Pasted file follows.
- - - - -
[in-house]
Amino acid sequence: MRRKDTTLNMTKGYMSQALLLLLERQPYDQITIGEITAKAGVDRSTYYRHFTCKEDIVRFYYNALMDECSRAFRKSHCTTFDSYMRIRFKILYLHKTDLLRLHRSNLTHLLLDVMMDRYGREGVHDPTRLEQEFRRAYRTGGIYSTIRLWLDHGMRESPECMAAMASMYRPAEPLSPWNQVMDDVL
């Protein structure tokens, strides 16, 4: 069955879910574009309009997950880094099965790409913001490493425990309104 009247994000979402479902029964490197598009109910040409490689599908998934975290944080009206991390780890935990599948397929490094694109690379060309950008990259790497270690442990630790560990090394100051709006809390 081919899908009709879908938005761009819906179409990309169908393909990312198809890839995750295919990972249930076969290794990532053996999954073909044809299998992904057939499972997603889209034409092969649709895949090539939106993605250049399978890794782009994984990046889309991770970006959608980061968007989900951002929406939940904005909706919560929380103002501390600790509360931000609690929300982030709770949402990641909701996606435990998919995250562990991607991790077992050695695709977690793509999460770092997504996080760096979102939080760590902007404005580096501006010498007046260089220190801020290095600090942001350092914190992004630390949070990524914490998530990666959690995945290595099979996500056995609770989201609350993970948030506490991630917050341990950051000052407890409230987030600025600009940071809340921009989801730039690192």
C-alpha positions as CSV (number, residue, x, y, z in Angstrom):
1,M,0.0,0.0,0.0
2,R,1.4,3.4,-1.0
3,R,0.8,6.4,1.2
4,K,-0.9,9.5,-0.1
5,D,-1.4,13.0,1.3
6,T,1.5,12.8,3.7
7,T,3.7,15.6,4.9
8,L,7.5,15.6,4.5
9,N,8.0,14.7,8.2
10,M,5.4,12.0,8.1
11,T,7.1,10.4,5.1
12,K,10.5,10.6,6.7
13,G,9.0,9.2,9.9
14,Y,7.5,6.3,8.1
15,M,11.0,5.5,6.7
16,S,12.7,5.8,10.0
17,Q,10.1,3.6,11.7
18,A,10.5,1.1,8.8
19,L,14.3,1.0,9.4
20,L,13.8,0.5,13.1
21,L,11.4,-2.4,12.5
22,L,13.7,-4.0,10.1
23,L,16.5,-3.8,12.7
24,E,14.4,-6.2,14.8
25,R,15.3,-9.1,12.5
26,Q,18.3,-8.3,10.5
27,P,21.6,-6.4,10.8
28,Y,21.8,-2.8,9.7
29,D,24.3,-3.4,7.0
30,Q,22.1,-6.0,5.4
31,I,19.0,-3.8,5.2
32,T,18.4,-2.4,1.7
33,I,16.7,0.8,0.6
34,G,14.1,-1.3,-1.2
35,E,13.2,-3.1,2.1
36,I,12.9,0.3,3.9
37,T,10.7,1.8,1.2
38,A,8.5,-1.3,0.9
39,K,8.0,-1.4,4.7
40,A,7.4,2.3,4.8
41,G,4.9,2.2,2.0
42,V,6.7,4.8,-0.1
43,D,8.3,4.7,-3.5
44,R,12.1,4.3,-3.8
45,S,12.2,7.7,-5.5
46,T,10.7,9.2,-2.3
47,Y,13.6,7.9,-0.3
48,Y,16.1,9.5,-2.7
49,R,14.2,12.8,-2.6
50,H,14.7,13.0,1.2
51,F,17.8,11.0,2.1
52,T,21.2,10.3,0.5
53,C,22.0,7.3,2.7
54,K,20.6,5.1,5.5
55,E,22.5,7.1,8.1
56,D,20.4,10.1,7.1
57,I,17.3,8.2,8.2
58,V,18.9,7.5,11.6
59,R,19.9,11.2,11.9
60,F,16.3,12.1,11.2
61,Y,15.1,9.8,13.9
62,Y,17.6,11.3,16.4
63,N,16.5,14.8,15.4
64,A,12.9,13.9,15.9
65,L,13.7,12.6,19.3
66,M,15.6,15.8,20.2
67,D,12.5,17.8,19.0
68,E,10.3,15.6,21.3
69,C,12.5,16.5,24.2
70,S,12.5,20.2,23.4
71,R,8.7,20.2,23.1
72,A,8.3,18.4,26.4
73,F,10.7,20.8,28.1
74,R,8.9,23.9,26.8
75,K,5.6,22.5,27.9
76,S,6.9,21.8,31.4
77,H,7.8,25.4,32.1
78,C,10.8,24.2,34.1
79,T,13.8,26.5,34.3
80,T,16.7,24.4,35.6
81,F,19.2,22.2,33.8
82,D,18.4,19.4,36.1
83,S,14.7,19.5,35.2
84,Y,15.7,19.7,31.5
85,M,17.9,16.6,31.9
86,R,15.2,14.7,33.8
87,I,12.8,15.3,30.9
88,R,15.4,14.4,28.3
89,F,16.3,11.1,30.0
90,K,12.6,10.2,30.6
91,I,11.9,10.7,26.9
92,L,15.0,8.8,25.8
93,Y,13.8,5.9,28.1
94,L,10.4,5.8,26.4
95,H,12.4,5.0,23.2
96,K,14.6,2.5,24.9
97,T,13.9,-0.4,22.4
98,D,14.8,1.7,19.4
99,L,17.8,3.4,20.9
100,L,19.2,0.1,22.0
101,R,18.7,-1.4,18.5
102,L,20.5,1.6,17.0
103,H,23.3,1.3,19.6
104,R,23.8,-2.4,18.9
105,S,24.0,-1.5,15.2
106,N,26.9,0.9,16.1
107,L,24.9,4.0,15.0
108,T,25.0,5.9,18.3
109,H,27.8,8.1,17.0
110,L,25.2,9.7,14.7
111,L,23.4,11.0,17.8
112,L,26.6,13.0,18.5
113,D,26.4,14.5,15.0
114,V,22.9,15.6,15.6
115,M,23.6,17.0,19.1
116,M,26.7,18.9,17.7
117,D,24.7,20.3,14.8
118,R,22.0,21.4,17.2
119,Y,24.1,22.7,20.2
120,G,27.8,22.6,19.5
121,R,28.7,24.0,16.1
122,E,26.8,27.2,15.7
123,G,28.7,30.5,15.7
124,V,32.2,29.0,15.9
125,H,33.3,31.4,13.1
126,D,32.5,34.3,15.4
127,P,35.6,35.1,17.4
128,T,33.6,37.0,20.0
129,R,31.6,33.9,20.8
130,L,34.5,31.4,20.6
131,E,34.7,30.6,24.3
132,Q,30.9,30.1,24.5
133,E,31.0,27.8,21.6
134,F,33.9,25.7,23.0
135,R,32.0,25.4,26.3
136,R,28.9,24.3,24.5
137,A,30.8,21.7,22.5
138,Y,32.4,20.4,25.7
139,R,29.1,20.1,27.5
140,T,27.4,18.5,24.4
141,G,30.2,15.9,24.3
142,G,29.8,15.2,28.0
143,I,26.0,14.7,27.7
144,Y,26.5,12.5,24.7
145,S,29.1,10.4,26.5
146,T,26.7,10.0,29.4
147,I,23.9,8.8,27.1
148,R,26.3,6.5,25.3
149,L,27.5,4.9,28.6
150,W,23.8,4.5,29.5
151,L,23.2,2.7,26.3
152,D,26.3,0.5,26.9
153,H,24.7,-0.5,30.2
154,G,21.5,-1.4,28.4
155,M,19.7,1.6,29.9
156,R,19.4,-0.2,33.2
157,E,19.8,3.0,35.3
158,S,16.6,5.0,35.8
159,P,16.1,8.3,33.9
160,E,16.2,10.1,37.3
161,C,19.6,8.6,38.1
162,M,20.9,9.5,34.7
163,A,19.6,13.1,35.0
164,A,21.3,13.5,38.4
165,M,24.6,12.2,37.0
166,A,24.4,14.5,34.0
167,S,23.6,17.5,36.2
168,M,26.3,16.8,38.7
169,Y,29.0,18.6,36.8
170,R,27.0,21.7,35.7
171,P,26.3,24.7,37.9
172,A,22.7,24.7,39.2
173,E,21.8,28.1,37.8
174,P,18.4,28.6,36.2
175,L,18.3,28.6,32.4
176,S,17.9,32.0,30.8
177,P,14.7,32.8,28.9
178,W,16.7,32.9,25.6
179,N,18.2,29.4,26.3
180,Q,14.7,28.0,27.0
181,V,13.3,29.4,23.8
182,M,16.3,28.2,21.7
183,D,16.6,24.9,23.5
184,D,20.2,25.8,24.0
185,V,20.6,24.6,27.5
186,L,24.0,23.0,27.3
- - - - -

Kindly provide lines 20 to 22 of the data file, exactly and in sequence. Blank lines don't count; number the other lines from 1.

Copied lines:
16,S,12.7,5.8,10.0
17,Q,10.1,3.6,11.7
18,A,10.5,1.1,8.8